Friday, August 29, 2014

#74: How Microtransactions Ruined Dead Space 3

Last week, I detailed many of my thoughts on the distressingly awful Dead Space 3. I had discussed my complaints regarding the combat, the co-op, and the story of the game. What I neglected to talk about was the microtransactions and their negative influence on the game. My thoughts on this particular subject are so intense that I feel that their inclusion in last week's post would detract from my complaints in it, making that piece far too long of a read. It is actually surprising just how deeply the mere inclusion of microtransactions fundamentally altered the game's core design.

This is because the actual microtransactions by themselves seem initially to be incredibly innocuous. Using either real world money or Ration Seals acquired through scavenging, players can purchase resources from the game to help give them an edge over the space zombies. The problem arises in that there was not much to purchase with them. Buying health and/or ammo would be far too blatant and obviously impact the game design. So something needed to be created in order to give users something to purchase. For this reason, the weapon crafting was added to the game.

Weapon crafting is exactly what it sounds like. Throughout the game, players collect weapon frames, cores, muzzles, attachments, and upgrade circuitry as they progress. When they reach a bench, they can use these collected parts to create custom weaponry or modify existing weaponry. If the player should wish to acquire more of a specific part, but do not have the time or desire to search the game world for it, they can use collected resources such as Tungsten, Superconductors, Scrap Metal, and the like to craft those parts. Now, should they lack even these basic resources, Ration Seals or real world money can be spent acquiring them. Again, this is fairly innocuous addition in and of itself. In fact, there is even some entertainment value in creating awesome weaponry to use against space zombies.

Unfortunately, it also came with some unintended side effects. The first such effect is that horror element has been eliminated from the game. Even in the early half of the game, it is entirely possible for players to create weaponry with maxed out damage ratings. The shotgun I had created that early lasted me for the entire game, up to the final boss. Nothing was scary, because nothing stood a chance against me. My partner and I died fairly infrequently outside of set-pieces, and neither one of us felt even a tinge of fear. Considering how scary the earlier games were reported to be, that is more than a little disappointing.

The other side effect is that the developers can no longer be sure of exactly what type of weapon(s) the player has in their inventory. For what I have been told, earlier Dead Space games gave players specific weaponry over the course of the game, slowly building up their arsenal. The designers can use this information to carefully control which ammo is dropped where and how often in order get the player to naturally switch up tactics based on what their current ammo count is for each weapon. In the third game of the franchise, this can no longer work. Since Visceral Games are not sure of what weapons players are using, they cannot drop ammunition for specific weapons to encourage use of them. As a result, ammo had to be universal, working for every weapon. That way, no matter what equipment is being used at a given point in the game, the risk that the player is put into an unwinnable state is significantly lessened.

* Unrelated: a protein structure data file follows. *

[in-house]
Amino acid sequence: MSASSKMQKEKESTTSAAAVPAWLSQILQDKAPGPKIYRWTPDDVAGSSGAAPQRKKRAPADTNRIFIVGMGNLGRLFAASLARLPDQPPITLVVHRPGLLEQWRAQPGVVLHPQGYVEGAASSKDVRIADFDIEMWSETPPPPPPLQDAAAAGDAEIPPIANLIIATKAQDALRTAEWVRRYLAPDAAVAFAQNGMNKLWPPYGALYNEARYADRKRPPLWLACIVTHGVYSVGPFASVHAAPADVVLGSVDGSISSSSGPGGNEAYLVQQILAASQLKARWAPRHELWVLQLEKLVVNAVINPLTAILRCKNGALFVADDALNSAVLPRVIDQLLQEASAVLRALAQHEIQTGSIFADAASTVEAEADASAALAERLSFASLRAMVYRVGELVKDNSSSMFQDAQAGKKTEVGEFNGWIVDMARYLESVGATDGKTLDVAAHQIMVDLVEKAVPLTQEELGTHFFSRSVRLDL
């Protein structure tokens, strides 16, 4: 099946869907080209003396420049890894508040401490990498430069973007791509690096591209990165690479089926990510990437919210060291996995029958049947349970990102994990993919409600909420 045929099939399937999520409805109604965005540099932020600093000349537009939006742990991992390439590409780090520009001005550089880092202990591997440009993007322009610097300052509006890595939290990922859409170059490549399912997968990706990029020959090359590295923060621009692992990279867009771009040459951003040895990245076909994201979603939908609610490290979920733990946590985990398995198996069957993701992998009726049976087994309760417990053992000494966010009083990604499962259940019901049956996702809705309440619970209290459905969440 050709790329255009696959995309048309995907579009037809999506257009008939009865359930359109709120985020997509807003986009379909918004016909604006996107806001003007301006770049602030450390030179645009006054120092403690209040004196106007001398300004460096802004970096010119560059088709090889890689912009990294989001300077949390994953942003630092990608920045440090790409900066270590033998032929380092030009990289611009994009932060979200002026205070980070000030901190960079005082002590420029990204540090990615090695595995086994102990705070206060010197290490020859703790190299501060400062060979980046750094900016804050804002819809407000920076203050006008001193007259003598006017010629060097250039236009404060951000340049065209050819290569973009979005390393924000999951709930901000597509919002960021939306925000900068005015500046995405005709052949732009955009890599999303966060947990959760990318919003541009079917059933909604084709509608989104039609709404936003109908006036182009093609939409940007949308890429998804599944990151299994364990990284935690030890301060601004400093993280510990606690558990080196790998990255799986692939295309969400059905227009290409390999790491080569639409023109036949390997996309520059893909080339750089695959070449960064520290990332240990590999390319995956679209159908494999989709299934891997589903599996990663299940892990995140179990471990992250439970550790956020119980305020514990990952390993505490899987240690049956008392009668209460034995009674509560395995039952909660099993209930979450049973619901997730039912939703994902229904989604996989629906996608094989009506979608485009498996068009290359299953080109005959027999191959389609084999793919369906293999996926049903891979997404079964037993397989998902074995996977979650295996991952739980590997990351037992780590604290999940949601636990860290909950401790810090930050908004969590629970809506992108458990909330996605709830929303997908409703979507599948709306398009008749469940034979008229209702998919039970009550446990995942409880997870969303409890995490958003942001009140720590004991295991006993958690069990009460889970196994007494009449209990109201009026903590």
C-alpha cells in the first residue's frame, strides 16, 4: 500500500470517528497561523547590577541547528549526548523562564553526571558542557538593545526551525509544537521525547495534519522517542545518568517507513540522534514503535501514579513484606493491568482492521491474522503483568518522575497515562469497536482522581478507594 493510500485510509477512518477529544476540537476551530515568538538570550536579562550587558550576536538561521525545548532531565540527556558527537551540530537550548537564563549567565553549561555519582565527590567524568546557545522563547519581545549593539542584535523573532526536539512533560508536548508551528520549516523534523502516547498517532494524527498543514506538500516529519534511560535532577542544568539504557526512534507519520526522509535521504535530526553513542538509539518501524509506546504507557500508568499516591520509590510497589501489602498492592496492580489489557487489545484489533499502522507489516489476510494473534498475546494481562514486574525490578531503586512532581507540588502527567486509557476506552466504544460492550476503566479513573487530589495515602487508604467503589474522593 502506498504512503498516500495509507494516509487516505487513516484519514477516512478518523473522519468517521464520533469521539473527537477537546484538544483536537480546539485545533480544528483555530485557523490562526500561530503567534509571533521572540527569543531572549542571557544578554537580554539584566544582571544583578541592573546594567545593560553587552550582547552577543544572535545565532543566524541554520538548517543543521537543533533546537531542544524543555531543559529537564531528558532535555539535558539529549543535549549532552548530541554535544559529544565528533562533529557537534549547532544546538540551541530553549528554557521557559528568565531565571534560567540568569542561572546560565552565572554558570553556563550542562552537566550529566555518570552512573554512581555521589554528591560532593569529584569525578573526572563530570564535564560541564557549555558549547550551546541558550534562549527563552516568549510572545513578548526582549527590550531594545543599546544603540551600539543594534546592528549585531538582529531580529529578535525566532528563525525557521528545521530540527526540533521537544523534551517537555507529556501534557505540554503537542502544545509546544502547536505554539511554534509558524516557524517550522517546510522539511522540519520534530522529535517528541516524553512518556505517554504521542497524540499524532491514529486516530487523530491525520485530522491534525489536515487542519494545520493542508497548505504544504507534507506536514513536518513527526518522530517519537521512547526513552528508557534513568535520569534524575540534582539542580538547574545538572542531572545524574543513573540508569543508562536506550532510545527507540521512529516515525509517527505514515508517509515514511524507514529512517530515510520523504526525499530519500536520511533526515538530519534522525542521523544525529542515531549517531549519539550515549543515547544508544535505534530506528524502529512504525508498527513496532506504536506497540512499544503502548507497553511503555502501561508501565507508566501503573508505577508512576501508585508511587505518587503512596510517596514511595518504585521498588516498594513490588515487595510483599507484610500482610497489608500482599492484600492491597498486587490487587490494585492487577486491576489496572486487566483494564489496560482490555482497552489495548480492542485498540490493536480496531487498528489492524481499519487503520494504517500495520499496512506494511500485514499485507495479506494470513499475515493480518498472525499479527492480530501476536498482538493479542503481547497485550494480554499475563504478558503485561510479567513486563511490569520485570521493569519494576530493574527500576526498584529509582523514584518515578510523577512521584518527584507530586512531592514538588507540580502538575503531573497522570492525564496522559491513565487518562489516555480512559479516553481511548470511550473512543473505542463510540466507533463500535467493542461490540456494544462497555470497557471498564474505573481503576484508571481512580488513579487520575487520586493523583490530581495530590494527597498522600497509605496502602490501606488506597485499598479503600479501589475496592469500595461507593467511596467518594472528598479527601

And that decision, which was a side effect of our first big change, has another side effect associated with it. Since every weapon consumes the same resource when firing it, there is no way to incentivize much needed variety. Every person I know that has played Dead Space 3 made one really powerful weapon in the beginning of the game and generally stuck with it. Although there were other options like new weapons, kinesis, and stasis available to them, they all just chose to keep firing with their weapon of choice. Every fight feels the same because the same weapons are being used over and over again against enemies who use the same tactics. No variety can be added in the natural way it used to be because the tools to do so no longer exist. Furthermore, since all ammo works for all weapons, it is no longer a scarce resource. In fact, I never once ran out of it throughout my entire playthrough and my partner ran out exactly once.

To recap, it started with a simple request: Add microtransactions to the next Dead Space game. From that one event, a ripple effect occurred. The side effects from this one simple addition multiplied, affected the overall game. As a result, the combat and overall pace of the game was severely impacted. Without the necessary tools to control variety and space, the developers lost their ability to fine tune the gaming experience in the way they could in the first two Dead Space games, judging from what I have been told by franchise fans. Taking away the excellent pacing results in poorly executed combat and the inability to really provoke any form of horror.

Nothing in a game exists in a vacuum. Every single aspect, no matter how small, affects every other aspect. Despite what many would like you to believe, this is no less true with regards to microtransactions. For a game to become great, every system has to keep into each other in perfect harmony. This is what few publishers realize. It is impossible to just add “one small thing” without affecting the balance that was already there. Careful consideration is necessary. If there is anything I would have you, the reader, take away from my experiences in Dead Space 3, that would be it.

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